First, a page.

Amber-Rose murder accused fights to keep suppression

Amber-Rose Rush.
Amber-Rose Rush.

The Dunedin health professional accused of murdering a 16-year-old girl has had name suppression removed by a judge.

However, defence counsel Marie Taylor-Cyphers indicated at the end of this morning's hearing that she would appeal the decision; and thus suppression continued.

The 30-year-old defendant, who allegedly killed teenager Amber-Rose Rush on February 2, confirmed his denial of the murder charge when he appeared before the High Court at Dunedin this morning.

He also pleaded not guilty to four charges of threatening to kill added last month.

His denials were so vehement, he had to be told by the registrar to wait until the charges were read before he entered the pleas.

The defendant appeared before Justice Gerald Nation today who ruled suppression of his identity would lapse.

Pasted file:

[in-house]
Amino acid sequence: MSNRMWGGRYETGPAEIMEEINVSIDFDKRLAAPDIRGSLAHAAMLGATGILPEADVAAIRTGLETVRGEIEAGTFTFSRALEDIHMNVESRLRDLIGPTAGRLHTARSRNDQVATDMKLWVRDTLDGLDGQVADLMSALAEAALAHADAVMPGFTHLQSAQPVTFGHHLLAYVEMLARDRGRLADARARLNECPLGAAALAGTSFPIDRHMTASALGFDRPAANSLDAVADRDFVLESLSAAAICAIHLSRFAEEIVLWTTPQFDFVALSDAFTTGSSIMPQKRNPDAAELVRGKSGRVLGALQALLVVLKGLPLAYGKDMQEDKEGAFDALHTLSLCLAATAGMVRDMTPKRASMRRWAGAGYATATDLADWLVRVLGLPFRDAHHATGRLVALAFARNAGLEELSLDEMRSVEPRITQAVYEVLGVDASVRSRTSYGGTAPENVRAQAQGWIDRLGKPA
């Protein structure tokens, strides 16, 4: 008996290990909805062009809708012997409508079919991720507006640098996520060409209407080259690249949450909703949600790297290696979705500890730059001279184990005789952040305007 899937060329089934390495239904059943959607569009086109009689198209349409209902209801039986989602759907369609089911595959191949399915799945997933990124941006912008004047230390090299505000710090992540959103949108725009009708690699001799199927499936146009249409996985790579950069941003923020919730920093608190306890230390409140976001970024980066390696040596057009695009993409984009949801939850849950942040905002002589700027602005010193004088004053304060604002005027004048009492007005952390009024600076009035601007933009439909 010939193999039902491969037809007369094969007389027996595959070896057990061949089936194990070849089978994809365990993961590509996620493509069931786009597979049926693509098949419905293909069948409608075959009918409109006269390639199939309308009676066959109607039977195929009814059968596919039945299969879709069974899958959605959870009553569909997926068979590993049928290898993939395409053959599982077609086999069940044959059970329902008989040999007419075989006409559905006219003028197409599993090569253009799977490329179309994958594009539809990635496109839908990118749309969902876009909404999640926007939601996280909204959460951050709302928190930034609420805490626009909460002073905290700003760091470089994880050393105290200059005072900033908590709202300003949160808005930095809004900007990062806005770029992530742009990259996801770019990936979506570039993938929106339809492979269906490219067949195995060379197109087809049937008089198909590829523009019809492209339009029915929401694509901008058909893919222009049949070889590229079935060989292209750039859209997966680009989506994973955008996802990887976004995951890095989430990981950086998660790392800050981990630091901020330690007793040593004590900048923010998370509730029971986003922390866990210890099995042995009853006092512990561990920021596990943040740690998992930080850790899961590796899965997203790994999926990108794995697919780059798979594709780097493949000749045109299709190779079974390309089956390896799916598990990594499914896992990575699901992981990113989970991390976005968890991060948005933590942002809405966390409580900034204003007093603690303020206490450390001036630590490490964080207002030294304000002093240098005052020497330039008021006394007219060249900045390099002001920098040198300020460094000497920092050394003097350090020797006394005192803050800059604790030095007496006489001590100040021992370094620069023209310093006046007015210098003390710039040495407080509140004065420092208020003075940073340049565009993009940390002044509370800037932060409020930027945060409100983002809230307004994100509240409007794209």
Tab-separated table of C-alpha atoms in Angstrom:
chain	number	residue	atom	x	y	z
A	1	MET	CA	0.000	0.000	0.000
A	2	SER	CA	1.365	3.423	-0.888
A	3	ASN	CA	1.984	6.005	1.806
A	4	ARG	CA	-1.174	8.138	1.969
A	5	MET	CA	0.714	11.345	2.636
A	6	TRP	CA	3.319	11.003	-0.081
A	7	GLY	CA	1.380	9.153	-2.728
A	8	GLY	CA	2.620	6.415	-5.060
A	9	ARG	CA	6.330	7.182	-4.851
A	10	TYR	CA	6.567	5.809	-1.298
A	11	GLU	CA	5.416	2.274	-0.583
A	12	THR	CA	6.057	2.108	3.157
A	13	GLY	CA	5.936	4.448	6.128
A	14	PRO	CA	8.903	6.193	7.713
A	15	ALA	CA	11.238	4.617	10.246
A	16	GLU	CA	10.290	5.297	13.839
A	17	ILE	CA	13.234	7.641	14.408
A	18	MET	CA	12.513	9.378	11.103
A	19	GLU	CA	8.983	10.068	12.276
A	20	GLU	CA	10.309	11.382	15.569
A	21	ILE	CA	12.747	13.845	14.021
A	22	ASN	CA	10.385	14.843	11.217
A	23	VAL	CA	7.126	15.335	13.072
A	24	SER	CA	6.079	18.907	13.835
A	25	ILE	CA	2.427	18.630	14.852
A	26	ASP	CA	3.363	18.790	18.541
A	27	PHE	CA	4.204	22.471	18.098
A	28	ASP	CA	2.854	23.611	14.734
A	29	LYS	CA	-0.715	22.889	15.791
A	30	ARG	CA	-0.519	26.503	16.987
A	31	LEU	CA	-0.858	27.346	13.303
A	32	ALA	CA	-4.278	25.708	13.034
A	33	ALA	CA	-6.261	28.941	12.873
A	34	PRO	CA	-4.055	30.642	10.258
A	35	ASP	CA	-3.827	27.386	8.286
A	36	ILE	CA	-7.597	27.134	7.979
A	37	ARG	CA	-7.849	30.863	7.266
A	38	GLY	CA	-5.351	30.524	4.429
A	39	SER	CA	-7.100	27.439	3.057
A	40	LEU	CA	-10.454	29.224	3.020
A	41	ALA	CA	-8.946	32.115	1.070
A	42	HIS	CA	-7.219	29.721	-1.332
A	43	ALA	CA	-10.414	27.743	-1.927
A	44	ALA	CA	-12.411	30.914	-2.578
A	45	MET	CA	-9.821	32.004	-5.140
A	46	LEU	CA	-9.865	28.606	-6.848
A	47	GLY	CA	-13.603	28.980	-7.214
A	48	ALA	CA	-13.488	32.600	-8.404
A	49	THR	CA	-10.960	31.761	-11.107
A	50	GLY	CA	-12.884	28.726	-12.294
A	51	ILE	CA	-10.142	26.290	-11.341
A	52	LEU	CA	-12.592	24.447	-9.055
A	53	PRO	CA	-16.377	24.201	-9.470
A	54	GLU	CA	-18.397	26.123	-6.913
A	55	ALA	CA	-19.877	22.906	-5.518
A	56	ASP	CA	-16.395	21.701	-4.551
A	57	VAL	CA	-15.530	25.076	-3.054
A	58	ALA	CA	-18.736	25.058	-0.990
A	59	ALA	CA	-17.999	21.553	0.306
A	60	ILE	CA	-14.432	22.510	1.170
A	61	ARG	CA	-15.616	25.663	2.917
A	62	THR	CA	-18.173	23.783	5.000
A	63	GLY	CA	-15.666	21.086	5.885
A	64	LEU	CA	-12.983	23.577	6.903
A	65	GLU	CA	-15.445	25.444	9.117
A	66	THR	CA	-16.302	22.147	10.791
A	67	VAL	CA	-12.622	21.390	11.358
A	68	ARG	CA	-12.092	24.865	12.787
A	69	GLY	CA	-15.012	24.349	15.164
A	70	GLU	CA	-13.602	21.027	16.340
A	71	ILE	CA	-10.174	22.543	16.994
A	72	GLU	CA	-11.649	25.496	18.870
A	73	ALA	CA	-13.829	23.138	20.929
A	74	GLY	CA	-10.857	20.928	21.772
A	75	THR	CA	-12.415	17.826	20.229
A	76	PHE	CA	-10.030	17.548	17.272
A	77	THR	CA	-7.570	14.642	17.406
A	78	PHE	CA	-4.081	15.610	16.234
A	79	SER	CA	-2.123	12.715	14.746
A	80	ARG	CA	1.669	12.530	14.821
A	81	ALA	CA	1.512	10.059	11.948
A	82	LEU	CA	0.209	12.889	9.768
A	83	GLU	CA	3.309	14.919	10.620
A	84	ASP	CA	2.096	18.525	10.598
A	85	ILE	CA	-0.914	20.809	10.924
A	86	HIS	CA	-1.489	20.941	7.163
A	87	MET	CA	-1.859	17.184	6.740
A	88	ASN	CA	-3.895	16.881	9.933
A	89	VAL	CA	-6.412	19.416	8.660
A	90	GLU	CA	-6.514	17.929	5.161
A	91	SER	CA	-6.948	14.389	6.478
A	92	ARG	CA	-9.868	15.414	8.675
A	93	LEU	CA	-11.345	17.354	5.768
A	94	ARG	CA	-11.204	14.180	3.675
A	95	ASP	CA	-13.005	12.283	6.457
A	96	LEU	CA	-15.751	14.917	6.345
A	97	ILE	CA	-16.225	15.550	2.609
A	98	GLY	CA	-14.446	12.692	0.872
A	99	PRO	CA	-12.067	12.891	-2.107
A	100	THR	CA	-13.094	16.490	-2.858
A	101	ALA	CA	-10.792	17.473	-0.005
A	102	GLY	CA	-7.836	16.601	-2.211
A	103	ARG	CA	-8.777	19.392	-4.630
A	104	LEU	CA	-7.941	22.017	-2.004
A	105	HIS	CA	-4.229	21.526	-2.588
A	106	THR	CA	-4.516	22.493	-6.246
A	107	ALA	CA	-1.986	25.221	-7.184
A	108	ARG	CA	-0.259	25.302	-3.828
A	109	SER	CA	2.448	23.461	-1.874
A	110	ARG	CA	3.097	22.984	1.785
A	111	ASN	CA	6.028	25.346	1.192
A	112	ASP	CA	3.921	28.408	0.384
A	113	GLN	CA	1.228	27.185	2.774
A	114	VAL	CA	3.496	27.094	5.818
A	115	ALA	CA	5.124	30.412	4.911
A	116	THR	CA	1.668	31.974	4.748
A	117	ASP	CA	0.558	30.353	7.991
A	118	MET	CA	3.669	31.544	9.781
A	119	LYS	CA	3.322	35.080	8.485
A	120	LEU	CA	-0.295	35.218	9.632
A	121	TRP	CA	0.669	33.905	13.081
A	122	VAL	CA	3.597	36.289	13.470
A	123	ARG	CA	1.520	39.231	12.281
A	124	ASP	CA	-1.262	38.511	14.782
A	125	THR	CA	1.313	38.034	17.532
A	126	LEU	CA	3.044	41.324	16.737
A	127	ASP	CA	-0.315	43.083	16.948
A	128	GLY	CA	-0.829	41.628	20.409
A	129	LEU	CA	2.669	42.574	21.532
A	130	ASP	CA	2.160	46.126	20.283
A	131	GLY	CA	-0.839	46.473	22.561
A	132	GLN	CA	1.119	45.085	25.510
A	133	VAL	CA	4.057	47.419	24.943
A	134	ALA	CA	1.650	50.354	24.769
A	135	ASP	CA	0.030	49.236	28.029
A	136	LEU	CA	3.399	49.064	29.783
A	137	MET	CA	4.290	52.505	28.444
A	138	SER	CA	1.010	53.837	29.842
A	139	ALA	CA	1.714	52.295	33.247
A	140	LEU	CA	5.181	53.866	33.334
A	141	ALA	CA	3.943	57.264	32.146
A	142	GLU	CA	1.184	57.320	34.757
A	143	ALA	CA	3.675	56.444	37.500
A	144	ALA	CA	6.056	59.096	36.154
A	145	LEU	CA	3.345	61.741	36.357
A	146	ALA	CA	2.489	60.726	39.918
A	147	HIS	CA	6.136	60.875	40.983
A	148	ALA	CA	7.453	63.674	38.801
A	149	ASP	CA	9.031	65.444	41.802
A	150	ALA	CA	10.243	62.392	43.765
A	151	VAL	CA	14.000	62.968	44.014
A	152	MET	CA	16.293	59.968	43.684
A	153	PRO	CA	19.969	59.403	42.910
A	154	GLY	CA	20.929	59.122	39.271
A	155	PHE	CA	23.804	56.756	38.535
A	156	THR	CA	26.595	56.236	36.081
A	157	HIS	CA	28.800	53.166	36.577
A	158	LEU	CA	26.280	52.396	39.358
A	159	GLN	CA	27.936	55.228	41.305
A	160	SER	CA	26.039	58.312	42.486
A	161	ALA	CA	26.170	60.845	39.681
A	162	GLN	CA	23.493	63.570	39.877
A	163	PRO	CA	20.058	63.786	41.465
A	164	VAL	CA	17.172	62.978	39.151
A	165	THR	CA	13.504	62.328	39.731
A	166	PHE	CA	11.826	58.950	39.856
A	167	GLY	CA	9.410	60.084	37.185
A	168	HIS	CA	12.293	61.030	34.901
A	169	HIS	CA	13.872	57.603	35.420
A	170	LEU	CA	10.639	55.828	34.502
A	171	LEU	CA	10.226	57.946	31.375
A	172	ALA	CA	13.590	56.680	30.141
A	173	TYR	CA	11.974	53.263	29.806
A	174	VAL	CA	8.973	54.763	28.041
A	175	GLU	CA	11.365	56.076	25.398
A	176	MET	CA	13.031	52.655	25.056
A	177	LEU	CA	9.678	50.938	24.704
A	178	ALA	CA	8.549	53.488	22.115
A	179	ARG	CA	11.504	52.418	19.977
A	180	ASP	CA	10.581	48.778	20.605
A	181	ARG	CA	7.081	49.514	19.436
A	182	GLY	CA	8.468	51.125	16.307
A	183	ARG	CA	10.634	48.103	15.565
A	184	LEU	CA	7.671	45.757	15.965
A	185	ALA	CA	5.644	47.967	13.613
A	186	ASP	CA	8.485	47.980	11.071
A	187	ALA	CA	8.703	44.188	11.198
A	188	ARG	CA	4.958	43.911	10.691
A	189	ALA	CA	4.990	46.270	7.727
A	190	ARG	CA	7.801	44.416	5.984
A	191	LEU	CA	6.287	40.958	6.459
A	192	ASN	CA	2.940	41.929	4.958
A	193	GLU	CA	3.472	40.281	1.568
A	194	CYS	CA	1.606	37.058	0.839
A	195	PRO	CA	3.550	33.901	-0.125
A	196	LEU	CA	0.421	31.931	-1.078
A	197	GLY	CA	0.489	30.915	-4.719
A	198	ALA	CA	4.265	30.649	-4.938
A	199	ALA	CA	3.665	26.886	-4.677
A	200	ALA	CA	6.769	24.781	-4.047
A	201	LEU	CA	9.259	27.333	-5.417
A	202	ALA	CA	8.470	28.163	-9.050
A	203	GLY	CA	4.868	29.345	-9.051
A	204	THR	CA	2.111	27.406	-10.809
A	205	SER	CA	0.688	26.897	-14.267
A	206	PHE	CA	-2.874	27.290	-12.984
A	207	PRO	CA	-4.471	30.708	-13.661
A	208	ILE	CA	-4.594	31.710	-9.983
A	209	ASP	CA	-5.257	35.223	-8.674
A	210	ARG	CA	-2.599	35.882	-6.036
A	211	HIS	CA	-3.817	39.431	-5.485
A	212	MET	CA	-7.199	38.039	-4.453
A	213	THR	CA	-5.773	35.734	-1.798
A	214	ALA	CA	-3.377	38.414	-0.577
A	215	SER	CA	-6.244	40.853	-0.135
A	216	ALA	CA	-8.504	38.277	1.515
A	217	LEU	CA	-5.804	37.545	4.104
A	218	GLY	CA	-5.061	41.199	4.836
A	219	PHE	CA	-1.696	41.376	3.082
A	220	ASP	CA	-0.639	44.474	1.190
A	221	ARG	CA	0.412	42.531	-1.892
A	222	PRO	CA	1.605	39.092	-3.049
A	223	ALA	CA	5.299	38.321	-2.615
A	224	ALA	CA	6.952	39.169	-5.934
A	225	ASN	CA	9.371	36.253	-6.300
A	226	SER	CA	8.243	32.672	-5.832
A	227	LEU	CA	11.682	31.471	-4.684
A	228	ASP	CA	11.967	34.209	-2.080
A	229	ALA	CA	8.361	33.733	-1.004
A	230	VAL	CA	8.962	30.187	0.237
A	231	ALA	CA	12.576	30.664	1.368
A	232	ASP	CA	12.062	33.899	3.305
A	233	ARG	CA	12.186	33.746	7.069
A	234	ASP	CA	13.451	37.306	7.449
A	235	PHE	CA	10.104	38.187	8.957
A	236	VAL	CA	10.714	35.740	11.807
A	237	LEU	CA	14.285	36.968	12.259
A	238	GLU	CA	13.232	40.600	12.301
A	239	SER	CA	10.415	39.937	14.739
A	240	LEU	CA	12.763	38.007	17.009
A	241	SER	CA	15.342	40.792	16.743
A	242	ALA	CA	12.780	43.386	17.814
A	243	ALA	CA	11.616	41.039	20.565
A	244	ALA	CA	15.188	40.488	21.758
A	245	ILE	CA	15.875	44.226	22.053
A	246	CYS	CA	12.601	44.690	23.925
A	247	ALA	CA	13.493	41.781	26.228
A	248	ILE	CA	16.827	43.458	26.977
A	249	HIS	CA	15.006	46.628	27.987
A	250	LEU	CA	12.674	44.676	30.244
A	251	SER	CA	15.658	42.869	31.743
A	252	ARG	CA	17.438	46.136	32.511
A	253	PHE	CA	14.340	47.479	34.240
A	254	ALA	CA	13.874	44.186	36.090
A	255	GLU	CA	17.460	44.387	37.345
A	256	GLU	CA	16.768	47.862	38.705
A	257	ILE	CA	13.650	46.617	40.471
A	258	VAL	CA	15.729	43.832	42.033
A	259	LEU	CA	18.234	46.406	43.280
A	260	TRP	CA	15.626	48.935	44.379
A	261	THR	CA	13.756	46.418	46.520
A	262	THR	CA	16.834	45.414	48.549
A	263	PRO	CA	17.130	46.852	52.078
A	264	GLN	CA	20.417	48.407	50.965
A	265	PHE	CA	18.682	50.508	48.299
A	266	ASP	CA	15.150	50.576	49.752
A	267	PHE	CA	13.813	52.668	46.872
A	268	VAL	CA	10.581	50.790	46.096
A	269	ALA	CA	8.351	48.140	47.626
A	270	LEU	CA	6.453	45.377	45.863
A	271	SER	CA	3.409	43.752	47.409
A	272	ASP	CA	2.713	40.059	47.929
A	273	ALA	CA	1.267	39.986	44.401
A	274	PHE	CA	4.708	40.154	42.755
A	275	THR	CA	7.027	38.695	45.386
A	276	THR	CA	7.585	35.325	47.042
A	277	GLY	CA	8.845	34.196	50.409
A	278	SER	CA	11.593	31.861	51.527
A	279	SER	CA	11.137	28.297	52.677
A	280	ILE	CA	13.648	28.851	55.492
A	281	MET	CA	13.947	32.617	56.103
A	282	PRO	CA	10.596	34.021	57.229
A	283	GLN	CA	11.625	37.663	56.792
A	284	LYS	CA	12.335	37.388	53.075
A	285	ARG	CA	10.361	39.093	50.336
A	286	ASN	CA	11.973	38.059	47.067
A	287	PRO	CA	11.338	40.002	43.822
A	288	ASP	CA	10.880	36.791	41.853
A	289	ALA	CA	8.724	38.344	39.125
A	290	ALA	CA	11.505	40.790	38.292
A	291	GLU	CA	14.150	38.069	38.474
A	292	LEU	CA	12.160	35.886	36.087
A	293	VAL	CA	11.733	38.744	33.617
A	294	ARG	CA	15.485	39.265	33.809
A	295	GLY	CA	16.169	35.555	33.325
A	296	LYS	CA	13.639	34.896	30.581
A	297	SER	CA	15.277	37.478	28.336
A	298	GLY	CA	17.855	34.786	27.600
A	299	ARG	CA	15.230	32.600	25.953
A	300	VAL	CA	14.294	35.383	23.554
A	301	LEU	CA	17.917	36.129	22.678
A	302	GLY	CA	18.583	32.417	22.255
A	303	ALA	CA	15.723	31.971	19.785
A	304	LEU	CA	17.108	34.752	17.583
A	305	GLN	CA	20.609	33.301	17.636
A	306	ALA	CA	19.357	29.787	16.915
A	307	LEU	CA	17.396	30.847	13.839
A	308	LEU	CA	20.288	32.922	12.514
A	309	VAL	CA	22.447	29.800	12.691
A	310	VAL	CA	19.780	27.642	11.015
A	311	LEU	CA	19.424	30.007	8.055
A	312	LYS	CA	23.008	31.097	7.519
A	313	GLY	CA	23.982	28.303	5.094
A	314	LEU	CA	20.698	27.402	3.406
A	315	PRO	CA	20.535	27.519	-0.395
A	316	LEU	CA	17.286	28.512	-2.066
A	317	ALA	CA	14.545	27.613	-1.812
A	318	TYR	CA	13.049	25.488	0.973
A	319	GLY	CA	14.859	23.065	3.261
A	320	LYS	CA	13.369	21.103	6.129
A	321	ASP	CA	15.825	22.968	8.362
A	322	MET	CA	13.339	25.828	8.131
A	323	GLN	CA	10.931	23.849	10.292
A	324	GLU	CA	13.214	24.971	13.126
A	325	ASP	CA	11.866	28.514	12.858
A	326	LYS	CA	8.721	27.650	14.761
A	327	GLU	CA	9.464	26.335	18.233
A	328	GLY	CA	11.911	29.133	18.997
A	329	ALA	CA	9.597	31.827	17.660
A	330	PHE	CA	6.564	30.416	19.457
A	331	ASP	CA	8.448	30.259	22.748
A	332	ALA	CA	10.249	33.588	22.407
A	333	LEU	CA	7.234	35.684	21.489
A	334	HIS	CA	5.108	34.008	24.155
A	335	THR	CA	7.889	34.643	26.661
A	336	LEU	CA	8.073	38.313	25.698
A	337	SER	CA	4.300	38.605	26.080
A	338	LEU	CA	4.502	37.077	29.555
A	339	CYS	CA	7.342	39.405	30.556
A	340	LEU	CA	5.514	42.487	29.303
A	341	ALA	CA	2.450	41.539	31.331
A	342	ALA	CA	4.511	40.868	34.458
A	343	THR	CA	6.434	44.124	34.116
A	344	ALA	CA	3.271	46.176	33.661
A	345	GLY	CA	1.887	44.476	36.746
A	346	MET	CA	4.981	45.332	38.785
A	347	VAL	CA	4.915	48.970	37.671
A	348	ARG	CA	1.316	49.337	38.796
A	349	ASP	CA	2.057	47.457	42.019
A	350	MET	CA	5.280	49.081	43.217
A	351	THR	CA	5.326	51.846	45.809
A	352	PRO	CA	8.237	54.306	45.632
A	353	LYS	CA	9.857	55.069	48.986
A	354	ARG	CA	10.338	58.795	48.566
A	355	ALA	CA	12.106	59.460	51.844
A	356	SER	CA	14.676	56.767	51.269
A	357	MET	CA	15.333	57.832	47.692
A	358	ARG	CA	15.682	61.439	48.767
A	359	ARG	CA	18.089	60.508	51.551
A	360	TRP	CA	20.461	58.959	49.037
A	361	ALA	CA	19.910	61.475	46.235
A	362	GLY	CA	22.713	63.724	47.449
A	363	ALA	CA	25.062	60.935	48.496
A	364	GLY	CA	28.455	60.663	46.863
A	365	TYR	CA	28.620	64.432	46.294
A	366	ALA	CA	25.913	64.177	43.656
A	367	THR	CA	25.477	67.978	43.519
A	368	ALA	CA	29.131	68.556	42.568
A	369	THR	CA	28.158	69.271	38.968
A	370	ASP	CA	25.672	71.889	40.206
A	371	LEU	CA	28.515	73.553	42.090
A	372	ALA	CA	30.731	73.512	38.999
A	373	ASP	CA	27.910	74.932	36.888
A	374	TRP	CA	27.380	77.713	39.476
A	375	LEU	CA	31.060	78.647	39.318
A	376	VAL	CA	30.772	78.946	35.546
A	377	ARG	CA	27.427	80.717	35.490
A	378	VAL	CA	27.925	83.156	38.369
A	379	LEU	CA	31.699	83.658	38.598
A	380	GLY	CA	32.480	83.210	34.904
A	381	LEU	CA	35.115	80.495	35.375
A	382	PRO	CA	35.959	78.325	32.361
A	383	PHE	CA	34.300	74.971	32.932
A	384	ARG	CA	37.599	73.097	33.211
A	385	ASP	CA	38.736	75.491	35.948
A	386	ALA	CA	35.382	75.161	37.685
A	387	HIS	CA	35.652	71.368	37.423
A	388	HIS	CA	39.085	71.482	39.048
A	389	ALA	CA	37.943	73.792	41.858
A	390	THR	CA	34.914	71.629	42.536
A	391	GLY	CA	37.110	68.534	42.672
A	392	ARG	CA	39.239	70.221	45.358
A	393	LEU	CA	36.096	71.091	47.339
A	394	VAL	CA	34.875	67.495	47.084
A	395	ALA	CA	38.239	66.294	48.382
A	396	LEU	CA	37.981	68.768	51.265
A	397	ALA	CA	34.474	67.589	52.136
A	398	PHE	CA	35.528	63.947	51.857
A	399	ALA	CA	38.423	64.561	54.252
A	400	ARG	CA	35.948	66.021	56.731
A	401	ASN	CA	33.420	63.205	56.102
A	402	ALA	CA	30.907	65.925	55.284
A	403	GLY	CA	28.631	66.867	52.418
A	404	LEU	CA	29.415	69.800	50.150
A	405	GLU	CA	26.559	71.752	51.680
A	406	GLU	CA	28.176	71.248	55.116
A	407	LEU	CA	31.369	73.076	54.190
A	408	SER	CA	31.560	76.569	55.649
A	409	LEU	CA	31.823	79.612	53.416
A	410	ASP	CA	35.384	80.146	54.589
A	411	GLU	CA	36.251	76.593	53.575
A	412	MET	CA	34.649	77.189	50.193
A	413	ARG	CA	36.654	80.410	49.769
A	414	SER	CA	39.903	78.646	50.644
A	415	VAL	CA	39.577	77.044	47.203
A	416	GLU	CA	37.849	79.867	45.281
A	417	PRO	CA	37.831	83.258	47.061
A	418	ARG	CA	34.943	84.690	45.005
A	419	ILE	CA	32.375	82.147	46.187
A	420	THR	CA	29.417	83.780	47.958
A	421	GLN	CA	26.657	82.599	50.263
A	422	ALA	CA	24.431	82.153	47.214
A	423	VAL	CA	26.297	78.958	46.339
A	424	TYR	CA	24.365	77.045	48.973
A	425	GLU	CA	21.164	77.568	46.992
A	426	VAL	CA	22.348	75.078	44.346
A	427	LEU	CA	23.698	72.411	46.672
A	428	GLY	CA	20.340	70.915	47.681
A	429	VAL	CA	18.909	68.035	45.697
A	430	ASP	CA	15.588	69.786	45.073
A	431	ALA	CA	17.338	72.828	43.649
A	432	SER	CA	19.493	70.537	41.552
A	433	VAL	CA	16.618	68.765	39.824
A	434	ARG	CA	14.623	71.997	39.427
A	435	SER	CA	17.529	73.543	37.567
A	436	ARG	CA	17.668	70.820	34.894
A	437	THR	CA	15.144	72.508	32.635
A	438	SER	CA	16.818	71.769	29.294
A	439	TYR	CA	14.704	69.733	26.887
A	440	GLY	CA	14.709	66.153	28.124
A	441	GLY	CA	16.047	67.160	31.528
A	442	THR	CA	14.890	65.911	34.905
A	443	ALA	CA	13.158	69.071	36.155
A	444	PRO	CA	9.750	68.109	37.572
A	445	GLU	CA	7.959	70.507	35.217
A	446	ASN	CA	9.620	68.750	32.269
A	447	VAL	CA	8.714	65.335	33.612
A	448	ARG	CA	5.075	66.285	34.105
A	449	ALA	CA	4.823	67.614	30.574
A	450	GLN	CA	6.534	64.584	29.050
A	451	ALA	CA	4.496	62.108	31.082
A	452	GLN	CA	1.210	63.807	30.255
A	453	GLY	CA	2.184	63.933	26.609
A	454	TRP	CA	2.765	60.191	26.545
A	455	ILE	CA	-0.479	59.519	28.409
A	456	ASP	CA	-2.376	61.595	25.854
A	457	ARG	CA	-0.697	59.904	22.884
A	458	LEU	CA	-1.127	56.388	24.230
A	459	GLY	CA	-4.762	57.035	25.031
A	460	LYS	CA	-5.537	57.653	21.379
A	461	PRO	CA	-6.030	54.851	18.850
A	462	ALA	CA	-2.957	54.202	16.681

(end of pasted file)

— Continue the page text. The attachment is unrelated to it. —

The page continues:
All arguments leading to that decision were suppressed by the judge.

He also made other orders keeping details of the case under wraps.

Amber-Rose was found dead by family members at her Corstorphine home the day after her alleged murder.

Police said her alleged attacker was known to her.

Her mother Lisa Ann voiced her heartache on social media.

‘‘How do I put into words what you mean to me my baby girl. You are literally my other half, my soul, my heart, my everything,” she wrote.

‘‘I don’t know how to be without you, I cannot see a way to live without you.”

In the following days, police launched a search of waterways at Blackhead and later confirmed they found “an item of interest”.

They then asked for public sightings of a silver BMW travelling between Dunedin and Balclutha in the early hours of February 3.

Amber-Rose was farewelled at a colourful funeral on February 10 where she was described as the ‘‘life of the party’’, who pretended to be tough but was a ‘‘marshmallow’’ on the inside.

The defendant was remanded in custody and will be back in court for a hearing on March 27.

His counsel had 48 hours to file a name suppression appeal with the Court of Appeal.

Add a Comment